The release notes of Debian 9 (Stretch) announced an interesting major upgrade among the others : Apache 2.4.25 .
Why “interesting” though ?
Mostly because it was the first release containing an Apache package >= 2.4.17, the pivot version introducing HTTP/2 (SPDY) support, with
If you are still wondering whether your web servers or reverse proxies should propose this protocol, I invite you to read this famous FAQ.
Pro hint : Have you ever wonder why Google or YouTube are that fast ?
At the end of this post, you will have (I hope) a running Apache with HTTP/2 enabled globally (on all your served websites).
Ready ? Let’s go then !
One new module, one new configuration
Before anything else, let’s check that you are running a decent Apache version for HTTP/2 :
# apache2ctl -v
This should give you (at the very least) something like :
Server version: Apache/2.4.25 (Debian)
Now, we will enable the
mod_http2 module presented above :
# a2enmod http2
Before restarting Apache (as the command output has just advised you), we will indicate to use the new protocol through configuration (as good sysadmins, we will preserve the modularity ) :
# nano /etc/apache2/conf-available/http2.conf
… and copy-paste this configuration :
And here, we only have to enable our new configuration :
# a2enconf http2
Pro tip : The configuration above would enable HTTP/2 globally.
If you want to enable it for a specific VHOST only, please do paste the configuration above inside it directly !
Pro tip 2 :
h2is for HTTP/2 over TLS & ALPN, and
h2cis for clear text HTTP/2 negotiation (usually you won’t need it, but who knows ?).
So, now, you could already restart your web server (
# systemctl restart apache2) and check the results, but I tell you this : The odds might not be good.
[http2:warn] [pid XXXX] AH10034: The mpm module (prefork.c) is not supported by mod_http2. The mpm determines how things are processed in your server. HTTP/2 has more demands in this regard and the currently selected mpm will just not do. This is an advisory warning. Your server will continue to work, but the HTTP/2 protocol will be inactive.
The MPM problem
Apache 2.4 works by default with the MPM prefork module, which stands for Multi-Processing Module prefork module (yeah I know, there is “module” two times within the sentence ).
And guess what ? MPM is not compatible with HTTP/2
So, as we really really want HTTP/2 to be proposed, we will be using the PHP’s FPM interpreter, standing for FastCGI Process Manager… Compatible with HTTP/2 !
The FPM “solution”
Below is the recipe to follow (see sources at the end of the post) :
Install the PHP’s FPM package (I assume here that you have kept the official Stretch PHP version) :
# aptitude install php7.0-fpm
Enable some required modules :
# a2enmod proxy_fcgi setenvif
Enable the PHP’s FPM new configuration :
# a2enconf php7.0-fpm
Disable the old modules that won’t be used anymore :
# a2dismod php7.0 mpm_prefork
Enable the MPM
eventmodule, as a substitute to
# a2enmod mpm_event
Now, you can restart your web server with more guarantees
# systemctl restart apache2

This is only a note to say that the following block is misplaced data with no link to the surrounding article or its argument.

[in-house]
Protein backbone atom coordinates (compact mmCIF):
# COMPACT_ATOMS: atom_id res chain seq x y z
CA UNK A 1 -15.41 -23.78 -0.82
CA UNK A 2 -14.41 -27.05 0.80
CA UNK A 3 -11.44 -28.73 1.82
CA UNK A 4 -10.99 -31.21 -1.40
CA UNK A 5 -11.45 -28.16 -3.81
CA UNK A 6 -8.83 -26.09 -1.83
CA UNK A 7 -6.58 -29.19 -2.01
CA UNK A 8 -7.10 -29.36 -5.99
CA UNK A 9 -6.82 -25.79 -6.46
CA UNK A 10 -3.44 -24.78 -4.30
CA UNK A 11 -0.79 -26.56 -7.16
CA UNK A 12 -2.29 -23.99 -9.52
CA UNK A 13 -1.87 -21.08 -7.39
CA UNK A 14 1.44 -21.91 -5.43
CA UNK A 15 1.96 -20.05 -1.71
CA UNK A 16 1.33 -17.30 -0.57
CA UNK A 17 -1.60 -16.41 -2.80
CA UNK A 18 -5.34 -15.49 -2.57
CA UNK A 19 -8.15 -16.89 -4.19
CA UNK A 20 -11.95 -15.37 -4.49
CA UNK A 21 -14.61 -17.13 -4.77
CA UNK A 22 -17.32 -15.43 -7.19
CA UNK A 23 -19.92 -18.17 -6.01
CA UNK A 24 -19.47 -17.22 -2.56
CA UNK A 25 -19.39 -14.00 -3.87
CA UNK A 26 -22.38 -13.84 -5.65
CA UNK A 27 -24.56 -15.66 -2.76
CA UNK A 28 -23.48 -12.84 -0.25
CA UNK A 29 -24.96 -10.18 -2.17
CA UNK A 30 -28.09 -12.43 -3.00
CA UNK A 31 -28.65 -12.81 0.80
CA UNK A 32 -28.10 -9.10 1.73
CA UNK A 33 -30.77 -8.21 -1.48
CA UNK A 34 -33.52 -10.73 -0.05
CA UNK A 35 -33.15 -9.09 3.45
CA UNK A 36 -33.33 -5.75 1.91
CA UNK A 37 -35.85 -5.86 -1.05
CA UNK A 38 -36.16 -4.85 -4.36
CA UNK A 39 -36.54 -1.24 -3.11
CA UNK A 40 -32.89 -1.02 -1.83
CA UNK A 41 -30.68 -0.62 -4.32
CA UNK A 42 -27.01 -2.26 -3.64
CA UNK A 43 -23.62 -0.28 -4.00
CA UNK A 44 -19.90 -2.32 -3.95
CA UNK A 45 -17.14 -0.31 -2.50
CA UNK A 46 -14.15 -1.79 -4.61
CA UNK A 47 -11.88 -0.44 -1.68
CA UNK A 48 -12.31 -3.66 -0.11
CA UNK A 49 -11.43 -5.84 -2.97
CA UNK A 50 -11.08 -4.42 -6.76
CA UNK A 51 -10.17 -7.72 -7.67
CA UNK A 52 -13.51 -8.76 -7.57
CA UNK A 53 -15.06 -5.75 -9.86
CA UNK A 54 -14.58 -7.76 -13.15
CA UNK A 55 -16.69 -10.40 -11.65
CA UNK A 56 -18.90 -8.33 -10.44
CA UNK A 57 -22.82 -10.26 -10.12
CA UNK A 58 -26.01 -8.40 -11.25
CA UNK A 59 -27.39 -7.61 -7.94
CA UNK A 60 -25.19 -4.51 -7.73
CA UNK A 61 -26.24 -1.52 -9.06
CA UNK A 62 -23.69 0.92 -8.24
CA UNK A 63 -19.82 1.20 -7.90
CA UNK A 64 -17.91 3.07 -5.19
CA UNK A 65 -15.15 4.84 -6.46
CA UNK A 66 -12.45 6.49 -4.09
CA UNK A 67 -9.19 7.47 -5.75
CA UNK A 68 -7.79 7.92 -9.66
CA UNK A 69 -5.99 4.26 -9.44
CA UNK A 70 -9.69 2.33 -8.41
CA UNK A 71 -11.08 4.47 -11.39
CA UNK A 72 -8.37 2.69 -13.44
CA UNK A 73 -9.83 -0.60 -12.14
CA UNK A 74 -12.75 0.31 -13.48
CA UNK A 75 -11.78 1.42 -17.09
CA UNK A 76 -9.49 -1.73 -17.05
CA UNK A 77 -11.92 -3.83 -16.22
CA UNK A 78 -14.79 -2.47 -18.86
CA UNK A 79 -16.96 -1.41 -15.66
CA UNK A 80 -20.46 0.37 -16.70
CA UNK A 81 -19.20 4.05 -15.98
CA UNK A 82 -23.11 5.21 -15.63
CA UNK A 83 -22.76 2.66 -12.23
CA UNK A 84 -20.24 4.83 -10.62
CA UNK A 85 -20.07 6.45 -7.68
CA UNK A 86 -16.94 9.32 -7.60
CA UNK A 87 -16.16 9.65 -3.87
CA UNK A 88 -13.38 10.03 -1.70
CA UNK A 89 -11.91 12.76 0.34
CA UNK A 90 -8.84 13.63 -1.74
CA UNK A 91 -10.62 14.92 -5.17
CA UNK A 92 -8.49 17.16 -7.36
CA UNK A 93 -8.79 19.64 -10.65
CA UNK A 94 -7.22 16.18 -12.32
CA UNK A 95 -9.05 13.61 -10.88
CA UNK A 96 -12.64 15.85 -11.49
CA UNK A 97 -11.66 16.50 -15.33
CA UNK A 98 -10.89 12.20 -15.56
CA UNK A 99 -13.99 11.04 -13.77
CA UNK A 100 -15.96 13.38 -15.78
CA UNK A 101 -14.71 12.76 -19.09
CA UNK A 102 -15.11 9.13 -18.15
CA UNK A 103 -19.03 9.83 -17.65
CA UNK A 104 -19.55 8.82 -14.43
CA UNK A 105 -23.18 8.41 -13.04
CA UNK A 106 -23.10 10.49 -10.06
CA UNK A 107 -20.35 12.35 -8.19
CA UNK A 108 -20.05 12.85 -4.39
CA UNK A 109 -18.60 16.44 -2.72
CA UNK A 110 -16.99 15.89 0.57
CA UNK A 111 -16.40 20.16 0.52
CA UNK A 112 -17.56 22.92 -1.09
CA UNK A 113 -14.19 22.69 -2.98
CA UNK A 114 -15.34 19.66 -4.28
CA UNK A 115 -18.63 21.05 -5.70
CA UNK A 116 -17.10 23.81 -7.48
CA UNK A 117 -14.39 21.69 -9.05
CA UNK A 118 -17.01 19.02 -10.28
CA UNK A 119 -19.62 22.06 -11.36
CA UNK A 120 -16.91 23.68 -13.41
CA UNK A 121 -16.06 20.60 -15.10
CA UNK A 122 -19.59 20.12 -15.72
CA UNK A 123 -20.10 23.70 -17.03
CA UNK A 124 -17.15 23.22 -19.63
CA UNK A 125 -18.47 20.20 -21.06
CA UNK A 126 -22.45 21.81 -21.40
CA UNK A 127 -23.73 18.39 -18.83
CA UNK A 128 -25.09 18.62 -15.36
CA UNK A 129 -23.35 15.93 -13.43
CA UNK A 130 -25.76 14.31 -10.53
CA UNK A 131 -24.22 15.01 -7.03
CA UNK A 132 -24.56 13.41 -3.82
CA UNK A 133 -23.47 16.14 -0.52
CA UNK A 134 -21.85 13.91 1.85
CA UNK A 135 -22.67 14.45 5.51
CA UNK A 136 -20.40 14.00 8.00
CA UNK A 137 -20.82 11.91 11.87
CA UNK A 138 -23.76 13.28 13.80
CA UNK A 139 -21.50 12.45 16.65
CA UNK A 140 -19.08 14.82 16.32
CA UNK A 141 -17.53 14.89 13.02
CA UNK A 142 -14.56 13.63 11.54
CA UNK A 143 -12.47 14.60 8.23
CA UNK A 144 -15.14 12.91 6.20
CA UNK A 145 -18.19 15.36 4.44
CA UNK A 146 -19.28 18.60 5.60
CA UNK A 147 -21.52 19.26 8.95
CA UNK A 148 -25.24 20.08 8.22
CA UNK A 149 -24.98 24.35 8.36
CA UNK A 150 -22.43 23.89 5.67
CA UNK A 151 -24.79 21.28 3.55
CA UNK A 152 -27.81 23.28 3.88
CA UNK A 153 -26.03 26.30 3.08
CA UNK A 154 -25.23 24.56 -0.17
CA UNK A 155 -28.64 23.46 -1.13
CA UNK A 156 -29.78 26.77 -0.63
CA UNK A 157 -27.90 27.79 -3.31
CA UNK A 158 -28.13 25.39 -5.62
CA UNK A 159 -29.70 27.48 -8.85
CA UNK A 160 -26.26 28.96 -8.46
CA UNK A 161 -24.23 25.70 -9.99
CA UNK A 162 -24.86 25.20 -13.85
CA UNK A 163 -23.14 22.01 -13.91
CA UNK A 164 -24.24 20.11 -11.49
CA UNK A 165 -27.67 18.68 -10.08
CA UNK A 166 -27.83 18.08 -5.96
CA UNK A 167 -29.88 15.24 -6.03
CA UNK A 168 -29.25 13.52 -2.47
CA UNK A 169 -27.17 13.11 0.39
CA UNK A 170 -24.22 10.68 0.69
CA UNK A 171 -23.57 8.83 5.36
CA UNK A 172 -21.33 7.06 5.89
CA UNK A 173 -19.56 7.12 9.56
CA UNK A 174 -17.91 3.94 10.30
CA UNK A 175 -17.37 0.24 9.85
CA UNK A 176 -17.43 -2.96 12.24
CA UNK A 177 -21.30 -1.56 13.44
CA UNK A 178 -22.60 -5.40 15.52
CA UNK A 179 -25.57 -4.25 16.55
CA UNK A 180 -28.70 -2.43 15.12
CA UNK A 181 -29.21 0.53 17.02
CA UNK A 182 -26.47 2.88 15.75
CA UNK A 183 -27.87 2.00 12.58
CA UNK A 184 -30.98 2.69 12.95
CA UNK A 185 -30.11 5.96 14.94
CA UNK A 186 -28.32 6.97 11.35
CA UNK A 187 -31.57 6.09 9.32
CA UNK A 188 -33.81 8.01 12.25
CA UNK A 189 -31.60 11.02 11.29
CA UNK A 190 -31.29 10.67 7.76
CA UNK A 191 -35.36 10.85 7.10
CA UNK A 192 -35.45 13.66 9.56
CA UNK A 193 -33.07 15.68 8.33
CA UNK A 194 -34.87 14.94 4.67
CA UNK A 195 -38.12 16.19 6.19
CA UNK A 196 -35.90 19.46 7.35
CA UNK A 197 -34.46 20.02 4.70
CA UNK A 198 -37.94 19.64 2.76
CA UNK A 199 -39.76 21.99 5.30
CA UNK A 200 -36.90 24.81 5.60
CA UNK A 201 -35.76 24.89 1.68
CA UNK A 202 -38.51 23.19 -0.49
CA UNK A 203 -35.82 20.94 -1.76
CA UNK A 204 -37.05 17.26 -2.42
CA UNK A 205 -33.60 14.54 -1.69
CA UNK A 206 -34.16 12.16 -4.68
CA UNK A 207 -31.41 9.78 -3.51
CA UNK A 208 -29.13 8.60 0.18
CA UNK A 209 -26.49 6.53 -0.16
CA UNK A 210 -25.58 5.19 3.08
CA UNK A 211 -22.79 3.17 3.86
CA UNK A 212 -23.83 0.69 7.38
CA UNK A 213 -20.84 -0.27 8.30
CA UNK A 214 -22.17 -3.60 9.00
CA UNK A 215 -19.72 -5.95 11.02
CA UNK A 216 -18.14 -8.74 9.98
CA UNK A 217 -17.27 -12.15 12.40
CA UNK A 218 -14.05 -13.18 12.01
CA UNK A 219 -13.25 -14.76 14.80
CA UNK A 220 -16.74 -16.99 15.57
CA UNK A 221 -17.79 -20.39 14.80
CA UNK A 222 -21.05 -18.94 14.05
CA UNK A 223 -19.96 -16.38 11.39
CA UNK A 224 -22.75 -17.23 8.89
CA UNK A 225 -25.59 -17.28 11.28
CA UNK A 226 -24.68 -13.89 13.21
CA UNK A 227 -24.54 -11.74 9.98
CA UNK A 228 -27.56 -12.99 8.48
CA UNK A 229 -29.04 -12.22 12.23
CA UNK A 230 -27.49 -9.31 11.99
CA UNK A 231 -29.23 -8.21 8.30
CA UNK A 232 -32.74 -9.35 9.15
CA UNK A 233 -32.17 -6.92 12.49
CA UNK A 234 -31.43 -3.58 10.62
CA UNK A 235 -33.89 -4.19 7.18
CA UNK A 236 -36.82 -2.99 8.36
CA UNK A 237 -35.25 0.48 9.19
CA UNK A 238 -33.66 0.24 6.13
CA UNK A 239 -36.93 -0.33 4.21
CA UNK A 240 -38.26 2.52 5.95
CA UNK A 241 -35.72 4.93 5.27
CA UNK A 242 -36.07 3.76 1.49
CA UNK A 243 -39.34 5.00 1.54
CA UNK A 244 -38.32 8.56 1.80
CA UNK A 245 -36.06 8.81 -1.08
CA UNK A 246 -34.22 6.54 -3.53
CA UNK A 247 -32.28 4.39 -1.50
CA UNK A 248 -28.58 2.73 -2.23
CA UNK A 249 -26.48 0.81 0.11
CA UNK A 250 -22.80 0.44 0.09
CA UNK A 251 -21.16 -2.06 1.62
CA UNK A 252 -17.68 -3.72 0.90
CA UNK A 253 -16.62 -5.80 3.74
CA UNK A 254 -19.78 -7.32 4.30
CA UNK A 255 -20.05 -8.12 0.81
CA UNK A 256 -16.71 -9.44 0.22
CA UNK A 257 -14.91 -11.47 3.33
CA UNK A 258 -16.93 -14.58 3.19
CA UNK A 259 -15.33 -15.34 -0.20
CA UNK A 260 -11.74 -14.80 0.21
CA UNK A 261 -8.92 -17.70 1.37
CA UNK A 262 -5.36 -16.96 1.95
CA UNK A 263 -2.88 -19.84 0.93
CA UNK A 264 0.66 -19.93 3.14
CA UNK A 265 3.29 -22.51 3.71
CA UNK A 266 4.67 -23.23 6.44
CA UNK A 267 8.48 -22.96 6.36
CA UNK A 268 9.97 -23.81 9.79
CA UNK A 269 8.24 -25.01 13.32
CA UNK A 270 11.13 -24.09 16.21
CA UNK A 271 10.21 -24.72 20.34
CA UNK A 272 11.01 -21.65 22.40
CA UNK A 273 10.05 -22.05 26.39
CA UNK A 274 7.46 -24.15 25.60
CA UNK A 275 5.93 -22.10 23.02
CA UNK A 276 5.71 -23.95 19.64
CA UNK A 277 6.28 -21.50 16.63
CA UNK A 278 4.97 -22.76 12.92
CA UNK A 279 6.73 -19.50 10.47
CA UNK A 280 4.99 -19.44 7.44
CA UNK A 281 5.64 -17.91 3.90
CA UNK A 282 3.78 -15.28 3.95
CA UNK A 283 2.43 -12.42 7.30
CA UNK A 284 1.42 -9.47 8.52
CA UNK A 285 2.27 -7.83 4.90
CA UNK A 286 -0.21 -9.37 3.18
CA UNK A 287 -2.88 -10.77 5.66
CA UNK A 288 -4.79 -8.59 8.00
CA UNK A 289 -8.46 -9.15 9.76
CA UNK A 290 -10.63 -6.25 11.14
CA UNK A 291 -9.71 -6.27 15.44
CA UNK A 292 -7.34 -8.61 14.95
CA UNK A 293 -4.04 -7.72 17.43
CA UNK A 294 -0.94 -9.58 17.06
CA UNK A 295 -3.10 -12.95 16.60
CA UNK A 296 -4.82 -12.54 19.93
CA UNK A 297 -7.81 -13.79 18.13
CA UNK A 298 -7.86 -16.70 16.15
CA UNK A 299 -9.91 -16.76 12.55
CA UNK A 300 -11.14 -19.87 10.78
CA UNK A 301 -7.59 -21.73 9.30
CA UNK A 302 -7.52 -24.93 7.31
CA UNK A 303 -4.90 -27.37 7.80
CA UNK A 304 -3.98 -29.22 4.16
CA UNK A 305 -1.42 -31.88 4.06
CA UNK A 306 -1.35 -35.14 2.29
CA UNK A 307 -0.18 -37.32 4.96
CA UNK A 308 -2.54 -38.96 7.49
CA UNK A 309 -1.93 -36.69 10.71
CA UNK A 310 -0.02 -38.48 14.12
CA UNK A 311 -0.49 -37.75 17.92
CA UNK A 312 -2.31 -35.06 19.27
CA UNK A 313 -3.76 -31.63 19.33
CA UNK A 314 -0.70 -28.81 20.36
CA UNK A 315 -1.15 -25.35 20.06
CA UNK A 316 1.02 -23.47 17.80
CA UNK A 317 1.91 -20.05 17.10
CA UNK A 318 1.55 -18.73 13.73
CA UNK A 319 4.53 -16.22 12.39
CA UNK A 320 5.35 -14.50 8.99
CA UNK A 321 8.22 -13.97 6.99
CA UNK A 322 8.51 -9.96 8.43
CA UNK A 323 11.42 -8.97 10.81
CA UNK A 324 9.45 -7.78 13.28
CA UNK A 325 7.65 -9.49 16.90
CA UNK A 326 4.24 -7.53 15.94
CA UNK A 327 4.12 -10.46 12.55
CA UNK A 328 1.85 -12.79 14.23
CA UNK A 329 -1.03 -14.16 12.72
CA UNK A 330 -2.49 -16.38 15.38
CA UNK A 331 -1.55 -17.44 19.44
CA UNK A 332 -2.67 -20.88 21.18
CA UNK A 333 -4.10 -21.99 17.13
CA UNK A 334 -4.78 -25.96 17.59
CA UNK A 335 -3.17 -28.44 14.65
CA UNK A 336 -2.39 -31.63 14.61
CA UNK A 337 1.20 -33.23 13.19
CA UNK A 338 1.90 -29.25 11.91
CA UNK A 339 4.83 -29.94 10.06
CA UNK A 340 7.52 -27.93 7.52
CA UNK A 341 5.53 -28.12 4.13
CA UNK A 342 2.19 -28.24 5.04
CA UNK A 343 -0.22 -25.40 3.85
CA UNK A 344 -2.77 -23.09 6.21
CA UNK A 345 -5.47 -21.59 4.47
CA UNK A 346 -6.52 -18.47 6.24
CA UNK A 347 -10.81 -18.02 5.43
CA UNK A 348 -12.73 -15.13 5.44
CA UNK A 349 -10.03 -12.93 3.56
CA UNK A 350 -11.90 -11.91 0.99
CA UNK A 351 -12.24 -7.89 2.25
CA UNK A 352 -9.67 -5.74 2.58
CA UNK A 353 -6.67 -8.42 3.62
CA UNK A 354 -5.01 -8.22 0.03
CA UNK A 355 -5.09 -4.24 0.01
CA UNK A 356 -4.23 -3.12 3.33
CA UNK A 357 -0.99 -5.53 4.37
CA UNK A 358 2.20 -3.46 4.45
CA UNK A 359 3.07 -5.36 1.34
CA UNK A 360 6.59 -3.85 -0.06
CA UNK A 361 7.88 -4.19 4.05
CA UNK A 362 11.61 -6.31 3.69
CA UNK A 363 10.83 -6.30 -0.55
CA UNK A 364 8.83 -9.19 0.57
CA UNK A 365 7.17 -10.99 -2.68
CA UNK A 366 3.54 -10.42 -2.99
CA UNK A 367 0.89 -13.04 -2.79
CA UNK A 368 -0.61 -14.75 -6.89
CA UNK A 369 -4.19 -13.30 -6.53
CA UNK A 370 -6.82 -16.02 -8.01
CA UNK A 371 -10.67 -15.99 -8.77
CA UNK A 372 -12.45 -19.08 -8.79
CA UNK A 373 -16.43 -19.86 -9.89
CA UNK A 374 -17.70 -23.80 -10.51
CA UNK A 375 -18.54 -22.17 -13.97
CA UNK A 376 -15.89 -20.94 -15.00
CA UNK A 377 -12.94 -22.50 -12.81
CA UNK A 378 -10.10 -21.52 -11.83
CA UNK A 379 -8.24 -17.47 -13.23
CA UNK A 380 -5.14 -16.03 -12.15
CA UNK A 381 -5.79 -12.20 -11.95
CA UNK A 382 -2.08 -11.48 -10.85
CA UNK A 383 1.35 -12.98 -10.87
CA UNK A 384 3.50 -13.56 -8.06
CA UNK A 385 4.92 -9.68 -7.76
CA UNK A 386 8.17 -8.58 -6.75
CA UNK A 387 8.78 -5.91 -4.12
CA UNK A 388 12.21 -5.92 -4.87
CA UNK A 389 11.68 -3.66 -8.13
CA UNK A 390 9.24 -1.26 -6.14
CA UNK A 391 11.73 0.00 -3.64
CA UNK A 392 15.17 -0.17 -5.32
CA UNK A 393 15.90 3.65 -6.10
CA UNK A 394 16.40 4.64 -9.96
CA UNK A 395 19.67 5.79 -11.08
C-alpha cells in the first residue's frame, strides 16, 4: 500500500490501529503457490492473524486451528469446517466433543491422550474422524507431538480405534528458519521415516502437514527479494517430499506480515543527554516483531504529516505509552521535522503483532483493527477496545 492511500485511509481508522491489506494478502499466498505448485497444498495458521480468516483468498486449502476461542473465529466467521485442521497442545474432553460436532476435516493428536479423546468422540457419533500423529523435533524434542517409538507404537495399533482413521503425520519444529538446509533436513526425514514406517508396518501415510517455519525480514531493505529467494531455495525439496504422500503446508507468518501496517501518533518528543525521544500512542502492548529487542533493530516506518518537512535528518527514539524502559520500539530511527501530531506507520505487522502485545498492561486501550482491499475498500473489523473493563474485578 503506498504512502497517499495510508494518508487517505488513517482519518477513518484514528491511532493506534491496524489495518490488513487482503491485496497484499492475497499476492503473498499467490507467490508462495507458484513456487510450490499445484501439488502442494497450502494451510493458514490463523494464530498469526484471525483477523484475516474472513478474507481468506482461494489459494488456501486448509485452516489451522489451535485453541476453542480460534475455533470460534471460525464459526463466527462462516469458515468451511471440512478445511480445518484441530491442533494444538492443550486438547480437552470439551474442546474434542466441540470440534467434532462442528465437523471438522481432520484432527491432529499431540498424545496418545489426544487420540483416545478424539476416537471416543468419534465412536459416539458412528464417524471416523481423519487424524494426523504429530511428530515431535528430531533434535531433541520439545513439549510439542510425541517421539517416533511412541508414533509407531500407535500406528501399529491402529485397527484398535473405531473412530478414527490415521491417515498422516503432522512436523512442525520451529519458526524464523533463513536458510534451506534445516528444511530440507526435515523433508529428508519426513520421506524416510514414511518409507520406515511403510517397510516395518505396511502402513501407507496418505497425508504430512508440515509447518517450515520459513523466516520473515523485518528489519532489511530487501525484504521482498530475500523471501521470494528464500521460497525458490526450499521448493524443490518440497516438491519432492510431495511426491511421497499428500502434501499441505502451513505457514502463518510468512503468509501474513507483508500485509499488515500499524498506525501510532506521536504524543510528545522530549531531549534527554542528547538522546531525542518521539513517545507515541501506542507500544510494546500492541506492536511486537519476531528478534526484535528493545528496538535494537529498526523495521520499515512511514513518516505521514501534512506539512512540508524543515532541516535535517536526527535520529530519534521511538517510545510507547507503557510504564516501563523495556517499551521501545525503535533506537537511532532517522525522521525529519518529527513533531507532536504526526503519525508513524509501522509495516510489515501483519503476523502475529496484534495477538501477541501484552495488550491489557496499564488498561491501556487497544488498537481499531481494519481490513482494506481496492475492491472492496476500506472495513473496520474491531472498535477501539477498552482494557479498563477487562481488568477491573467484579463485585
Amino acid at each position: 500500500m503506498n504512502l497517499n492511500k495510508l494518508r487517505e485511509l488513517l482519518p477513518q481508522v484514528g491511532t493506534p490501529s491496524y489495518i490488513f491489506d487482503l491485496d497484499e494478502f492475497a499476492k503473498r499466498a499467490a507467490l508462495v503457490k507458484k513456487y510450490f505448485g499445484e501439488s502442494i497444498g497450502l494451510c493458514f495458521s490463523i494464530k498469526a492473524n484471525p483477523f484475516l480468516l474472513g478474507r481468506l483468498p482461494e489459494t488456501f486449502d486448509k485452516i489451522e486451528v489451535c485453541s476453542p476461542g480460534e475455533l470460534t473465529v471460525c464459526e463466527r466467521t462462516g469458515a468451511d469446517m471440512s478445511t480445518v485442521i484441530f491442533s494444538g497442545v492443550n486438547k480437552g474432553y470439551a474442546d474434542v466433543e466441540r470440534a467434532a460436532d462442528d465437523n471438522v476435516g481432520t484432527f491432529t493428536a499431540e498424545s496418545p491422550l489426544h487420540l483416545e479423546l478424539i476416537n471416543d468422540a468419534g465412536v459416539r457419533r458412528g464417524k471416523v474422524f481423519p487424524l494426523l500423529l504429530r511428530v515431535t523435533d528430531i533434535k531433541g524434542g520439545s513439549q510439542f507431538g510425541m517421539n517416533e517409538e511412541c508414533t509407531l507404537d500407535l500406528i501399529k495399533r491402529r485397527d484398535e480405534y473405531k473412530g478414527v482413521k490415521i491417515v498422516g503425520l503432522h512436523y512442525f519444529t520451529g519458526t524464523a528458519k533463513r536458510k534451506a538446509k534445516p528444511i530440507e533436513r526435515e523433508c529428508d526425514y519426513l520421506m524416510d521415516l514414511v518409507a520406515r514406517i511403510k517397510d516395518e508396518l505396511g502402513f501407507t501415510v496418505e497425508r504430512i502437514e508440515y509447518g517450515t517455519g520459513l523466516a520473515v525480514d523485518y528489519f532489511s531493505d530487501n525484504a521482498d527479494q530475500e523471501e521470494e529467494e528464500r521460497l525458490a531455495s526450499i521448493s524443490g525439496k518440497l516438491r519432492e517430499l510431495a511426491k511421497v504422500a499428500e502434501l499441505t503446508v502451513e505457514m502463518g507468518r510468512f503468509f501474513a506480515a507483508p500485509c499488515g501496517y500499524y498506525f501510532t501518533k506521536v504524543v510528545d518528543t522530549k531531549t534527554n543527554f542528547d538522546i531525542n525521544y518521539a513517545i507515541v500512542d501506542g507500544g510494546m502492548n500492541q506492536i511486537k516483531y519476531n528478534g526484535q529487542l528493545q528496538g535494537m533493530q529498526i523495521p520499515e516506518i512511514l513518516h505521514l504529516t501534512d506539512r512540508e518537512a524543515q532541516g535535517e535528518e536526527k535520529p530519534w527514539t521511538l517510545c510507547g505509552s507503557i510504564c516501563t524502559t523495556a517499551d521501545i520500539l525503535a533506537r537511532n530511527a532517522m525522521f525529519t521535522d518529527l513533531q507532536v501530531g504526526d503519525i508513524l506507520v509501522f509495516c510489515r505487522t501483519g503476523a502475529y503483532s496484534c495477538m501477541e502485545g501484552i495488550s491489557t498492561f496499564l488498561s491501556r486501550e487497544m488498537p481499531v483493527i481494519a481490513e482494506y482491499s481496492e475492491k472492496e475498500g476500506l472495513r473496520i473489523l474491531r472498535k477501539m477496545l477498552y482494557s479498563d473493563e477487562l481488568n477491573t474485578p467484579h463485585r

Verification time !
At this step, I assume you have enforced the HTTP/2 configuration above and correctly restarted Apache !
Now is the time to verify our setup, this is X-mas, so many ways to achieve so :
With a verbose
curl, assuming it has been compiled against HTTP/2 module of course, you may easily check that HTTP/2 is being (or will be) used :
$ curl -v https://your.domain.name/
Just watch for HTTP version written down along verbs or status codes.
For a HTTPS VHOST, this is a typical output that you may expect :
A pretty handy web tool available anywhere
https://http2.pro/ allows you to check remotely whether HTTP/2 is enforced or not.
It is also able to check if ALPN and PUSH are well-supported.
TL;DR : Click on the link and write down your URL
Firefox Developer’s toolbox
Open your favorite developer tool panel, and jump into the Network category. Then, reload your page, and click on a request (example with https://peertube.xyz) :
You should watch for the
X-Firefox-Spdy response header (with a
h2 value over TLS), or the
Version field specified under the
A Firefox add-on !
Generally, if you want to know during your browsing whether your hosts run HTTP/2 or not, I advise you this browser extension.
The image of this very blog post has been taken from their source code repository ; All credits go to its authors !
“It still does not work…”
Yeah it’s possible, you may have a custom specific configuration
But this is what I can tell you : HTTP/2 requires TLS 1.2, without compression, without renegotiation, and without some holed ciphers.
Anyway, I invite you to take a look to my Apache hardening guide here !
To conclude, I’d say that we had to wait for a 2018 Linux distribution to enable HTTP/2, whereas its RFC has been drafted in 2015.
Nevertheless, I couldn’t publish this post without mentioning the fact that HTTP/3 (QUIC)
again originally designed by Google is currently in the process of being accepted by the IETF.
I hope (as always) this helped you, don’t hesitate to send a feedback or a fix below